Wednesday, July 3, 2013

A Soap (En Soap)
















A SOAP (En Soap)                  A-                   
Denmark  Sweden  (104 mi)  2006  d:  Pernille Fischer Christensen

One has to go back to Volker Spengler’s magnificent performance in Fassbinder’s In a Year of 13 Moons (In einem Jahr mit 13 Monden... (1978) to see a transsexual portrayed with such probing depth.  But that film has a searing anguish, haunted by a pervading sense of death that hovers over every aspect of that film.  This film is more about the loneliness and desperation of disconnected souls, almost like a primer for the various phases of love, how it’s a circuitous route before one fully understands its ramifications.  This is a beautifully realized chamber drama that moves effortlessly back and forth between austere realism and quirky comedy, that largely takes place in two apartments, one on top of the other in the same building.  Slow in developing, using chapter titles with a brief black and white grainy visual that ends in a still image, as a humorous narrator with a voice like Christopher Lee relishes telling us in brief a recap, including a hint of what’s yet to come, inviting us to stay tuned, like a serial series, as chamber music plays in the background.  Also, there is a familiar shot of a cherry blossom tree in different stages of bloom, shot in different lights, like the passing of the seasons.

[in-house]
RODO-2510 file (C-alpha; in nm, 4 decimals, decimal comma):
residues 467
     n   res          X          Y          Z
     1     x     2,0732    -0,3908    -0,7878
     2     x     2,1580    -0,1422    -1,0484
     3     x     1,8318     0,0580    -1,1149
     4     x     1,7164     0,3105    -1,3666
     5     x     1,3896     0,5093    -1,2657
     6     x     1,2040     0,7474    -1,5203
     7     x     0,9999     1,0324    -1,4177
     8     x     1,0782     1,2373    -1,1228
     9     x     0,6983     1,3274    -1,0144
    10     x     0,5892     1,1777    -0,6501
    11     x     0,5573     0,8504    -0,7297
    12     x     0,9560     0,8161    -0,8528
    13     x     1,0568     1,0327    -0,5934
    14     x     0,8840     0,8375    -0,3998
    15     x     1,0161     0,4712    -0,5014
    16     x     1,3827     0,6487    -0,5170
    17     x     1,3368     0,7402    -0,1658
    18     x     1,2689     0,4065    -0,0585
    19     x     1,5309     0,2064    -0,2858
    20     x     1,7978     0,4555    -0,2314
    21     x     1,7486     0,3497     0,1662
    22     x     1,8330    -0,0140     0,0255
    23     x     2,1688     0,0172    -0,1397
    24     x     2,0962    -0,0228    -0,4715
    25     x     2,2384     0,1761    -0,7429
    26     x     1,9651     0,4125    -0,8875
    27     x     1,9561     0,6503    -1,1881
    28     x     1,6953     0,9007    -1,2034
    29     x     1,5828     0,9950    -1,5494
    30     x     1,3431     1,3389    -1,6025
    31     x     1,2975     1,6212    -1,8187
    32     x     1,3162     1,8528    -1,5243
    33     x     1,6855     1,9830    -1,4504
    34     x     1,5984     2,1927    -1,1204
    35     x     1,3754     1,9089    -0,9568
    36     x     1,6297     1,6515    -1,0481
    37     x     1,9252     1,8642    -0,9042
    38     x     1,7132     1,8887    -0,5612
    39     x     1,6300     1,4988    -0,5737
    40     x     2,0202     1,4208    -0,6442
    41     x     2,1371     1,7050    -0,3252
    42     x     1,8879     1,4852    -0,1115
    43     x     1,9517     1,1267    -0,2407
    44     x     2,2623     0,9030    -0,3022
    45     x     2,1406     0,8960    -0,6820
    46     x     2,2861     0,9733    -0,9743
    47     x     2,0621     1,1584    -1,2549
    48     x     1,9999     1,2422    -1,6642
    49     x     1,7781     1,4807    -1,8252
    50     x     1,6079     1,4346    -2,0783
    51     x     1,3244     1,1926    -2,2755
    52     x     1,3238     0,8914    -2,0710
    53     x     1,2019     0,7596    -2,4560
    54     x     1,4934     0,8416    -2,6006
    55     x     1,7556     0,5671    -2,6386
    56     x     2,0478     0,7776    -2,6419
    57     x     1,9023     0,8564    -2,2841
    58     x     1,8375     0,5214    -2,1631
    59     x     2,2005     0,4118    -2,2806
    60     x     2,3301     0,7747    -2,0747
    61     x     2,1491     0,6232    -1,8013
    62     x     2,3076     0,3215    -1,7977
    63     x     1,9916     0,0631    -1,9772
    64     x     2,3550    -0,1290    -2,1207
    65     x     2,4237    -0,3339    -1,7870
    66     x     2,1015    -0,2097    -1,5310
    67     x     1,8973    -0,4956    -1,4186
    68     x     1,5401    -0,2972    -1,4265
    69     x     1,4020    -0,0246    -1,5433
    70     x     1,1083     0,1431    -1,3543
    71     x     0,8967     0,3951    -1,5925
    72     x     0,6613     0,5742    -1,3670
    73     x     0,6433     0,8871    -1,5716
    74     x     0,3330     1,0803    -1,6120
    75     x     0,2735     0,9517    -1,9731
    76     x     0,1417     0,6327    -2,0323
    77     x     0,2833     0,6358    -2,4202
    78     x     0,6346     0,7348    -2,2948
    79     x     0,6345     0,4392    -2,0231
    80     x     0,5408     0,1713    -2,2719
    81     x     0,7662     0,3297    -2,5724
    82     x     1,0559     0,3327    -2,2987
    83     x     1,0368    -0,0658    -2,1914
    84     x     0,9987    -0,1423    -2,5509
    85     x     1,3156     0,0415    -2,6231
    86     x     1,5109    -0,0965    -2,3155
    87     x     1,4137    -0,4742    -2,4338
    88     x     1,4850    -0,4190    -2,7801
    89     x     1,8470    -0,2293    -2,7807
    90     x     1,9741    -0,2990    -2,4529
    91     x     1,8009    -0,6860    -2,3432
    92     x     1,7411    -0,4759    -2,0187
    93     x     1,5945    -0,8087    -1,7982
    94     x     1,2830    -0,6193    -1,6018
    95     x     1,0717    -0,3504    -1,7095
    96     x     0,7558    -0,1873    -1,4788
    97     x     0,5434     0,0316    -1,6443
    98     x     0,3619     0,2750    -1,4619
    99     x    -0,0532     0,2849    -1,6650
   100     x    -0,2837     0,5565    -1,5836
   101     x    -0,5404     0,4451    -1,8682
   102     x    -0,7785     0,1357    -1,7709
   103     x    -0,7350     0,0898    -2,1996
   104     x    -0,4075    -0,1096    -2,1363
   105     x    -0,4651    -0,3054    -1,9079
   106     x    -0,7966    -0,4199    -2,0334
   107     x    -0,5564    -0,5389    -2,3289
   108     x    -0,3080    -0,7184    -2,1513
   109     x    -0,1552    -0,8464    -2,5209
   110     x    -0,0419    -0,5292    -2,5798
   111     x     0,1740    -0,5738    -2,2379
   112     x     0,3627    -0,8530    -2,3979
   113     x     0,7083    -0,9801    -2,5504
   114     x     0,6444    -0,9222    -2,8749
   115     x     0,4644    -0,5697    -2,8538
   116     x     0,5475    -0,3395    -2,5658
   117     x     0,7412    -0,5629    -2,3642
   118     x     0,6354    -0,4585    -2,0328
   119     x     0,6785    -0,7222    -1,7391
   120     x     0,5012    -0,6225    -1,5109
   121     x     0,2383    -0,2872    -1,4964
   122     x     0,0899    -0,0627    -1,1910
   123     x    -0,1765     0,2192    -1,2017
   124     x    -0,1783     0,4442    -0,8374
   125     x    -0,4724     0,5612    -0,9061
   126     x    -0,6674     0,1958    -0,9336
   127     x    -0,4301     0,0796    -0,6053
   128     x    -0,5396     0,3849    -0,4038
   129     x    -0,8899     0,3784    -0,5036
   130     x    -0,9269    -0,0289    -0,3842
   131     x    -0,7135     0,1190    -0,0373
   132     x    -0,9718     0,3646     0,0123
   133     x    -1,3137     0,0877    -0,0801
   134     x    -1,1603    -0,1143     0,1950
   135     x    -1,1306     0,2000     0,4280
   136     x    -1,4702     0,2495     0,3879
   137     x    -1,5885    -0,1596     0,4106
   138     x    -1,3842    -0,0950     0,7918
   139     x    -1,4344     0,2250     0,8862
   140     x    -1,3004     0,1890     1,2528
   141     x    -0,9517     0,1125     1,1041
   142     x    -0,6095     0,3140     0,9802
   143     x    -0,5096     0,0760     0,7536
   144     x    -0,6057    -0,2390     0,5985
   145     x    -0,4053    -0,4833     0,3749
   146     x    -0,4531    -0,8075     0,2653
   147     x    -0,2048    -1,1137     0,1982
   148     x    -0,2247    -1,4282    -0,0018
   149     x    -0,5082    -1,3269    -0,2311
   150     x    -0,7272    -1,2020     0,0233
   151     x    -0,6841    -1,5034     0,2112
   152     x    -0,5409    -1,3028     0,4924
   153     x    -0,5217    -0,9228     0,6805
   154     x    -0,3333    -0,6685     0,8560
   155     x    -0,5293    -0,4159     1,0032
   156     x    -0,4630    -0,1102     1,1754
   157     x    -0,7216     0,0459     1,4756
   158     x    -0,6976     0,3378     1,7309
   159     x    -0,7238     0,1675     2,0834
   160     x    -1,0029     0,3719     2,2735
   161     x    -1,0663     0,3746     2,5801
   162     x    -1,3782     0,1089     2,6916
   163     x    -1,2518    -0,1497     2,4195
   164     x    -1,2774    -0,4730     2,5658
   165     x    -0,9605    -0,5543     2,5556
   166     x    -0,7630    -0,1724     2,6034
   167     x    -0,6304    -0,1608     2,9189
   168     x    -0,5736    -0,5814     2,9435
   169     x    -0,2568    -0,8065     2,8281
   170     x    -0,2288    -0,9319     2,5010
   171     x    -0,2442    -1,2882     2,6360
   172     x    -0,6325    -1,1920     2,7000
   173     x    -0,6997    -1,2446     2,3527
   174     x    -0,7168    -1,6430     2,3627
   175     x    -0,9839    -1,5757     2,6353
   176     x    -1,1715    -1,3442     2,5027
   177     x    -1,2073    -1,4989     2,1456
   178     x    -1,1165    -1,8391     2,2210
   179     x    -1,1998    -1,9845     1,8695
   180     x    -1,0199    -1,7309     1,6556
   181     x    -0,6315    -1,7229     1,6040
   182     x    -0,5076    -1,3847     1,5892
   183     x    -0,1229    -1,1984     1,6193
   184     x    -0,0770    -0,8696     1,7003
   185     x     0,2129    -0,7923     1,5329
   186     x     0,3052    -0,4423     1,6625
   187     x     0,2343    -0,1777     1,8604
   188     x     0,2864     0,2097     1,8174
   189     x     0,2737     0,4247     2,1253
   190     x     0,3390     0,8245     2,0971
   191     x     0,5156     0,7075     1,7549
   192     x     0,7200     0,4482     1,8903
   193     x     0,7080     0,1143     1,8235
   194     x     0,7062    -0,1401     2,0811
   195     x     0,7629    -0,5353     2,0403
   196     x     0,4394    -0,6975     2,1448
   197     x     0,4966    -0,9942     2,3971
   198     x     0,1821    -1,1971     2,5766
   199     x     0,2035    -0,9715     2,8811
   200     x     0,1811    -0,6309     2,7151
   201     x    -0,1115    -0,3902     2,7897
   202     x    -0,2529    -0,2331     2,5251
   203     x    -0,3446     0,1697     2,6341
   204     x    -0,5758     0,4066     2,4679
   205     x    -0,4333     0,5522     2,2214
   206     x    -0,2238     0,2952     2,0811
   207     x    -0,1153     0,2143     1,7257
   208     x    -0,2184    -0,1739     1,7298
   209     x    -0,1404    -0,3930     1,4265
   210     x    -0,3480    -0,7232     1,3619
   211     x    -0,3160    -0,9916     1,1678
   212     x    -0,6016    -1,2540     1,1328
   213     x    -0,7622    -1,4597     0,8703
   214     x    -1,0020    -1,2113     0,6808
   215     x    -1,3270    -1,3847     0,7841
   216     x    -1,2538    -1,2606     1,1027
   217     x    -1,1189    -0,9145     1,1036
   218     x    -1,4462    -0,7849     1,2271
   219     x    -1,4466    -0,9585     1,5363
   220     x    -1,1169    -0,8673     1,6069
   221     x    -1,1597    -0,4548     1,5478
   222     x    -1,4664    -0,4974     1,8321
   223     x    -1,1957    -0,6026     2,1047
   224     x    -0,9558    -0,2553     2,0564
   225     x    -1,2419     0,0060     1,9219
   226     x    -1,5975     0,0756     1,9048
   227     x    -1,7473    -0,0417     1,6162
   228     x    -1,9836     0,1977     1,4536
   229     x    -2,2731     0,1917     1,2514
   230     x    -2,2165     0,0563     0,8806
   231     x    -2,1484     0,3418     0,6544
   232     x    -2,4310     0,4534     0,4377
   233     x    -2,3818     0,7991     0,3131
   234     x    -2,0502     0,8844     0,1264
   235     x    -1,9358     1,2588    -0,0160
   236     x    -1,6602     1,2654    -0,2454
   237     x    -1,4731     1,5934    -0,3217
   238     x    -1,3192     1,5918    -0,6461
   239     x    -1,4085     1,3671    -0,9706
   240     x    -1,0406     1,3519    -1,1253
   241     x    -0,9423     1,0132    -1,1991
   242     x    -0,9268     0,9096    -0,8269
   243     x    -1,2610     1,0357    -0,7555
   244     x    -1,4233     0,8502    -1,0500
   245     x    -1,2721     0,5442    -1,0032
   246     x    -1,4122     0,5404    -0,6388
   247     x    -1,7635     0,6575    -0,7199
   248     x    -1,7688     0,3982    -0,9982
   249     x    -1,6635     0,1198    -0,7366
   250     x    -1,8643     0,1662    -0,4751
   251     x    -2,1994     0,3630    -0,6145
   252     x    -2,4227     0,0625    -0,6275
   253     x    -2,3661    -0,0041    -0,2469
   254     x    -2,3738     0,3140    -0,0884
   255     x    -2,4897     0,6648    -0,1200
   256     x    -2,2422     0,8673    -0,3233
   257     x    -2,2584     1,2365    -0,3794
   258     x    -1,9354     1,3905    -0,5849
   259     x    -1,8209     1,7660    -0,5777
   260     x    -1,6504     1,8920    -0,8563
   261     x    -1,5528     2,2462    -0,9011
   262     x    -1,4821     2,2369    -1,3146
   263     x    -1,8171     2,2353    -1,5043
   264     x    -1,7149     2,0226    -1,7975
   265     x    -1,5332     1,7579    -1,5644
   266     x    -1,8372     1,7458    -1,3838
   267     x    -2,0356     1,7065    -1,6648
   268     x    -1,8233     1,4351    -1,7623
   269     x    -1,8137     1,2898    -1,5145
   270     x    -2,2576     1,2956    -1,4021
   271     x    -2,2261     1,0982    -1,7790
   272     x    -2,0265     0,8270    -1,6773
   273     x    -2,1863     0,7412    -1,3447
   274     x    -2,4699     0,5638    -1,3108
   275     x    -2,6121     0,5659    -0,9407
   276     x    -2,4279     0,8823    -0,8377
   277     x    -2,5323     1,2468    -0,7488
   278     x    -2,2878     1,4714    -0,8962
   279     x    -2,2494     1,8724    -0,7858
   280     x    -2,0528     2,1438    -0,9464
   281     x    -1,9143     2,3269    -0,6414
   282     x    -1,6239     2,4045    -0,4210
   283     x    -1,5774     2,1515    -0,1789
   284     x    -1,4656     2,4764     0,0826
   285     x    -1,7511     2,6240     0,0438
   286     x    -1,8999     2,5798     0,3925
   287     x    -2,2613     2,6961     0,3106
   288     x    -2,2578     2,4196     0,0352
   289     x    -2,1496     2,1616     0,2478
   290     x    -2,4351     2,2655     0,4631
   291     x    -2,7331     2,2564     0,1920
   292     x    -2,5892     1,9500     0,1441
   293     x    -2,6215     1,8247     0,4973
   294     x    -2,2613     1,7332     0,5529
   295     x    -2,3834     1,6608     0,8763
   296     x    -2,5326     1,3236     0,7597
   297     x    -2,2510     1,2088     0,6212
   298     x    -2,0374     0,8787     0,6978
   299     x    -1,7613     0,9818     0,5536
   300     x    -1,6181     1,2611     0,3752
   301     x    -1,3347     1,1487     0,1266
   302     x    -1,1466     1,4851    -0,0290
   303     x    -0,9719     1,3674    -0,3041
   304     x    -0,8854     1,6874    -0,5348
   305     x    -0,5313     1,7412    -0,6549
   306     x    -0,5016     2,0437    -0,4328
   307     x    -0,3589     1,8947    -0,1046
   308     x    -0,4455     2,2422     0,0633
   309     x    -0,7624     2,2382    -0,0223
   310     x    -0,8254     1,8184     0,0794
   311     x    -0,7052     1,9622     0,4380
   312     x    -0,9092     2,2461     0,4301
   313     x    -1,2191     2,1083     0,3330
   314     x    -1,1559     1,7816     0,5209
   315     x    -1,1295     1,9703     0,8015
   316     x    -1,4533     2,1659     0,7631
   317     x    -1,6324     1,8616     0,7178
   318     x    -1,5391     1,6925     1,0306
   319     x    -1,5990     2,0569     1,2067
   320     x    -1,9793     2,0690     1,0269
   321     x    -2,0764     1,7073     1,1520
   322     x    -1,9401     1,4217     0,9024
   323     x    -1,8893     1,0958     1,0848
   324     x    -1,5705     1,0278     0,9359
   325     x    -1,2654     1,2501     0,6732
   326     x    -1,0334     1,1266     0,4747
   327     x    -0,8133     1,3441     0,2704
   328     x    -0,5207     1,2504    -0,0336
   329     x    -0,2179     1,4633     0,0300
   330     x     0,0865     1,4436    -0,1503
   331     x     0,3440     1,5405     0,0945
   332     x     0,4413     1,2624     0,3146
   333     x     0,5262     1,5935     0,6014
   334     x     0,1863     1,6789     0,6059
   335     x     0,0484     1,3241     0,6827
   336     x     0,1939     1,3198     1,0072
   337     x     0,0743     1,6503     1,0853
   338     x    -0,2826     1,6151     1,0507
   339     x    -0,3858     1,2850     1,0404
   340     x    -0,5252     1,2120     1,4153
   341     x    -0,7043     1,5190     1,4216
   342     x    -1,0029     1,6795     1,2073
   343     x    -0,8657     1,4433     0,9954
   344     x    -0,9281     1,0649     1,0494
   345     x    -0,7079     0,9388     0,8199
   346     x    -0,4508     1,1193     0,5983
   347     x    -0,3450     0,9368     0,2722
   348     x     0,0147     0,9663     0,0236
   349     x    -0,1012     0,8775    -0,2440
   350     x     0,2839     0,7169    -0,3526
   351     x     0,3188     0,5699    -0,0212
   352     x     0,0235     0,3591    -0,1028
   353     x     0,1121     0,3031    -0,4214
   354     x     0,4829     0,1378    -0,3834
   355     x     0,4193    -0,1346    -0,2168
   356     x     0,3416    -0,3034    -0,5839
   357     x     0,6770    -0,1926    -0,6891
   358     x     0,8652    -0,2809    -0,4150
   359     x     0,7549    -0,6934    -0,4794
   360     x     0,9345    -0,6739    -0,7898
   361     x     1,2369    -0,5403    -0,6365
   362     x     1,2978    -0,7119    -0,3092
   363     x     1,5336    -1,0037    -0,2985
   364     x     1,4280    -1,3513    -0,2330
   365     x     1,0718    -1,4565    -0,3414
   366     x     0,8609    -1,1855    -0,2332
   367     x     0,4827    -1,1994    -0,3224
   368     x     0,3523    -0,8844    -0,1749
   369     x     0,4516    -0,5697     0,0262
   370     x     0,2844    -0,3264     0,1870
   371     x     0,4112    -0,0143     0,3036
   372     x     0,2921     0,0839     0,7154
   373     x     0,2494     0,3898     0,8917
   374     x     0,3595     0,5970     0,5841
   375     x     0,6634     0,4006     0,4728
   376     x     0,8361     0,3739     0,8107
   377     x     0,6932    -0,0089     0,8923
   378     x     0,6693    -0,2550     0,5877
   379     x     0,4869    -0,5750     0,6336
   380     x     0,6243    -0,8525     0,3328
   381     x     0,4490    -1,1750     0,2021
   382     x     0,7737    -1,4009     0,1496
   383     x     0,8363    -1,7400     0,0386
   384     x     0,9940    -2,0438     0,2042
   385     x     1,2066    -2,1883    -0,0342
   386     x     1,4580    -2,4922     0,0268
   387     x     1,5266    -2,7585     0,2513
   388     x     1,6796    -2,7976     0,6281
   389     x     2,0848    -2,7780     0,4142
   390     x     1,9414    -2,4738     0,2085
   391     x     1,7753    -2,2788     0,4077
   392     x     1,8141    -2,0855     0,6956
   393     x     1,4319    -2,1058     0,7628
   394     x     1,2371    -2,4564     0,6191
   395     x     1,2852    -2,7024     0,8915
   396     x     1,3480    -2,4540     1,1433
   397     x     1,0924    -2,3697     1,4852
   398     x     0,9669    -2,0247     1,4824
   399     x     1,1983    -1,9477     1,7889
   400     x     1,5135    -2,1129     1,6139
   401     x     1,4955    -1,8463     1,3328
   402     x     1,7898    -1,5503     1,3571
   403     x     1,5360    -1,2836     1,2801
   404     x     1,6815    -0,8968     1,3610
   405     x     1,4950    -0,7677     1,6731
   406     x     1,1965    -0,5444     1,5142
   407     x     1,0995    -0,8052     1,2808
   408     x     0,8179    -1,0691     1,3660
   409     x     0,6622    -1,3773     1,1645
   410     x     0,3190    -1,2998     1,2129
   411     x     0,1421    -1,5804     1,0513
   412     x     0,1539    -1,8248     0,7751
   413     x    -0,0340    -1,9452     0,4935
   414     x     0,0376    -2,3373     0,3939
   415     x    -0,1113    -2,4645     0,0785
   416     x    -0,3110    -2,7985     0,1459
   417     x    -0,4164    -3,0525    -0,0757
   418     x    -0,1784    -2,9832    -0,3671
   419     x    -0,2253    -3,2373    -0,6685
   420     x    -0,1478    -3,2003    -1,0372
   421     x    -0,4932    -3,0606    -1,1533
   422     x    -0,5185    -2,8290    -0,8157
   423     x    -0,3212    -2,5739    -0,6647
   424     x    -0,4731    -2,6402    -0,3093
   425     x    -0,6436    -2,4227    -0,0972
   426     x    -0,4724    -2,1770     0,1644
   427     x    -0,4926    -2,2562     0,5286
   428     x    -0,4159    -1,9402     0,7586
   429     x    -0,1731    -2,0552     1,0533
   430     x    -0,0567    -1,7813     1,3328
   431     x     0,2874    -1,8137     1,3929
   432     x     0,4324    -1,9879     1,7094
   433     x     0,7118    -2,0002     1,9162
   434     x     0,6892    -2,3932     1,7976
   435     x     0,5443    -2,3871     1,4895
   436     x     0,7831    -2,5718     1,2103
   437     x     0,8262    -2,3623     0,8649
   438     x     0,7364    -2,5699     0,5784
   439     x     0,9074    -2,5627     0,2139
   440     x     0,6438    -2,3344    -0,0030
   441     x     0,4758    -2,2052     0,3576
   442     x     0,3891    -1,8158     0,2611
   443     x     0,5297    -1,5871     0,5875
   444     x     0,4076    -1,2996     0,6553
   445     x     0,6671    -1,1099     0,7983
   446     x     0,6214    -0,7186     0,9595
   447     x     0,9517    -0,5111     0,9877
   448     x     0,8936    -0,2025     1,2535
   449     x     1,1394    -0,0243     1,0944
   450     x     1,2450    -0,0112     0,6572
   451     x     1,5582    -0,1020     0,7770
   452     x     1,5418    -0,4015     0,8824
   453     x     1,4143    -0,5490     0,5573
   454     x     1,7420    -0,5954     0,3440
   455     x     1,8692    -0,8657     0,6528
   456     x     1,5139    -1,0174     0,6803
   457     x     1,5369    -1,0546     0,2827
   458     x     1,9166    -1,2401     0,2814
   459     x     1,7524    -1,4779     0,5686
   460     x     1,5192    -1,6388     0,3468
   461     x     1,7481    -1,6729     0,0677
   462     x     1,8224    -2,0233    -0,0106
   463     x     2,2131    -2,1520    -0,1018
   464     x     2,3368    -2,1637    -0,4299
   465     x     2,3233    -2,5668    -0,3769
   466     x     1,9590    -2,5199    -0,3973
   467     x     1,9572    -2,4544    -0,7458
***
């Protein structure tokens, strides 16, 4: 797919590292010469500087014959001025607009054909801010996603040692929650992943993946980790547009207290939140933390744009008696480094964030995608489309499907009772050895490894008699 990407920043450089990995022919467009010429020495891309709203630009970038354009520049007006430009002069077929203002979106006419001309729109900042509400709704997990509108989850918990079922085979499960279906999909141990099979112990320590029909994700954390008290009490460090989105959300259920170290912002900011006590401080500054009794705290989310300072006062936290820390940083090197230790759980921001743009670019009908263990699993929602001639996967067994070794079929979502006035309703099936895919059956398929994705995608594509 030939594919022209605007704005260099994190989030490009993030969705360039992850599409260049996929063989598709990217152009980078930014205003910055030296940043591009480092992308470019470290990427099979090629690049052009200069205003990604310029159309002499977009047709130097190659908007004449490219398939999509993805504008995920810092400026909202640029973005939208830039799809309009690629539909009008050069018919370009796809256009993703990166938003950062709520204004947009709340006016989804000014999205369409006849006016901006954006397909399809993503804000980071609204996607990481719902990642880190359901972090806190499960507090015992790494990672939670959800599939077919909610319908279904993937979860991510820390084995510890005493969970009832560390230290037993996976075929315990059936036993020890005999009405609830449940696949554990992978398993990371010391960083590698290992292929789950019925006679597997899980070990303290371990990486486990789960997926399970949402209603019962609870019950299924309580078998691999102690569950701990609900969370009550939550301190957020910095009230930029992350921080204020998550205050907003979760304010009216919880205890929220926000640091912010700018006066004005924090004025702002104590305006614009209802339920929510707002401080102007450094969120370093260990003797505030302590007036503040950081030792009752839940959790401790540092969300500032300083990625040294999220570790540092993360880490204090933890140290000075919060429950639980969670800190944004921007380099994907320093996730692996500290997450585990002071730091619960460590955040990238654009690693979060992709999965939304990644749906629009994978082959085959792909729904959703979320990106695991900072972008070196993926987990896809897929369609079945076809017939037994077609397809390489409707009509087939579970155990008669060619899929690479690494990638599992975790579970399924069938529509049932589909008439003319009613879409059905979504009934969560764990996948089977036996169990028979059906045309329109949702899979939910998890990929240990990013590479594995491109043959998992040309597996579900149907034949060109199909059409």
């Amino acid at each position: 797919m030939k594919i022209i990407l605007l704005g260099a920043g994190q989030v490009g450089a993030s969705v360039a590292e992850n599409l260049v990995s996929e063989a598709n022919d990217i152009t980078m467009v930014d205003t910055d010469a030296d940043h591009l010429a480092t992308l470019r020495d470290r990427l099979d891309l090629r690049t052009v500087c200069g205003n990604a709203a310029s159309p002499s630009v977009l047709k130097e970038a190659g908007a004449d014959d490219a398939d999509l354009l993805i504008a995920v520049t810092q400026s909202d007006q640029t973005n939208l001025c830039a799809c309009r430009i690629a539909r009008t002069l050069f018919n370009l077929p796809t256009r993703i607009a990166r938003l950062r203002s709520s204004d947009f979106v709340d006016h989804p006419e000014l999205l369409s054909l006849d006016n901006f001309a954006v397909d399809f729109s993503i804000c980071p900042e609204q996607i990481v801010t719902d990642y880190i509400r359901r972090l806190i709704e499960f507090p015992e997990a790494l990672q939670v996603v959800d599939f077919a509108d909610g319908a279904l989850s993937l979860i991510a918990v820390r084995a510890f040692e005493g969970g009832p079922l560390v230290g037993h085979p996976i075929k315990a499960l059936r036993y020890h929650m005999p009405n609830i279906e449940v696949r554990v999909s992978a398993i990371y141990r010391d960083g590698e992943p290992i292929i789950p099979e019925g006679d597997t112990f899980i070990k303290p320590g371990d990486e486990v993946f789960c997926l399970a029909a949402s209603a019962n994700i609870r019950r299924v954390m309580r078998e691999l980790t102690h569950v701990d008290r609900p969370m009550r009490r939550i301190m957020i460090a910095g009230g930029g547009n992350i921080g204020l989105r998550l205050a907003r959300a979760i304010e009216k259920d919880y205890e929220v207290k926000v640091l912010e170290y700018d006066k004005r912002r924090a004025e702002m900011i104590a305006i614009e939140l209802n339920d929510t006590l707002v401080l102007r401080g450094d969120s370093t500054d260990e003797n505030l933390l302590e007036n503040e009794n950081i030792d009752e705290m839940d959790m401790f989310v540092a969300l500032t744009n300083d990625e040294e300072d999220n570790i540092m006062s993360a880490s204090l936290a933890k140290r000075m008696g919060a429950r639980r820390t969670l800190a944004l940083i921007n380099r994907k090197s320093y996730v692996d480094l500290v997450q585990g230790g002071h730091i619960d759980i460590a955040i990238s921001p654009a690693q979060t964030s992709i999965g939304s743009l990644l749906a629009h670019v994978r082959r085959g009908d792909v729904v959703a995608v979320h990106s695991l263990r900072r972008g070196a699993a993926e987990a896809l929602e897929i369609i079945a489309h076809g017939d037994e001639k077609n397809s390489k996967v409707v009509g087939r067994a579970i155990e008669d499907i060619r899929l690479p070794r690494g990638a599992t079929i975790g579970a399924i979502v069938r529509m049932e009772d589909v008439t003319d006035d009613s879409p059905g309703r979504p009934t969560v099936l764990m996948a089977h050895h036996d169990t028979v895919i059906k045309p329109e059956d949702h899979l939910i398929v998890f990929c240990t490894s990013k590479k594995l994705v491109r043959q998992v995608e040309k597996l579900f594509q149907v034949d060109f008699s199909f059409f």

Actually this film features sensational performances from the two leads in this film, with each contending for the performances of the year.  Trine Dyrholm plays Charlotte, a blunt-spoken, free spirited thirtyish owner of a beauty salon who, with no backdrop to the story, moves out on her long-term boyfriend Kristian just as he passes his residency to become a doctor, which begins a series of one night stands with guys that in her eyes just can’t get enough of themselves, finding the male species insufferably boring.  She loves the sex but can’t wait for them to disappear.  Just below her lives Ulrik, a transsexual who goes by the name of Veronica, in a rare performance by David Dencik, who is just waiting for a letter to arrive authorizing the sex change to become a woman.  Meanwhile she lives with her dog Miss Daisy watching television soap operas, has occasional visits from her mother bringing various treats, visits kept secret from her father who refuses to acknowledge her existence, and a few forlorn men who come for dominatrix-style humiliation and quick sex. 

Initially the two neighbors get off on the wrong foot, as Charlotte exhibits incendiary language thinking it’s no more than cutting-through-the-bull flirtation, but eventually they develop an odd respect for one another on each other’s own terms, something they each find otherwise near impossible, and in doing so, open up avenues for the viewer.  It’s an extremely delicate matter with natural humor and a realist texture, expressed non-verbally through smiles, quick glances, and facial expressions with only scant background music, as Veronica goes through bouts with suicidal depression, but her intact sensitivity is alarmingly real to Charlotte, who obviously could use a bit of it after a broken relationship of her own.  Magnus Jarlbo and Sebastian Öberg wrote a quiet understated score that rarely intrudes and is in perfect balance with the subtle eloquence of the film.

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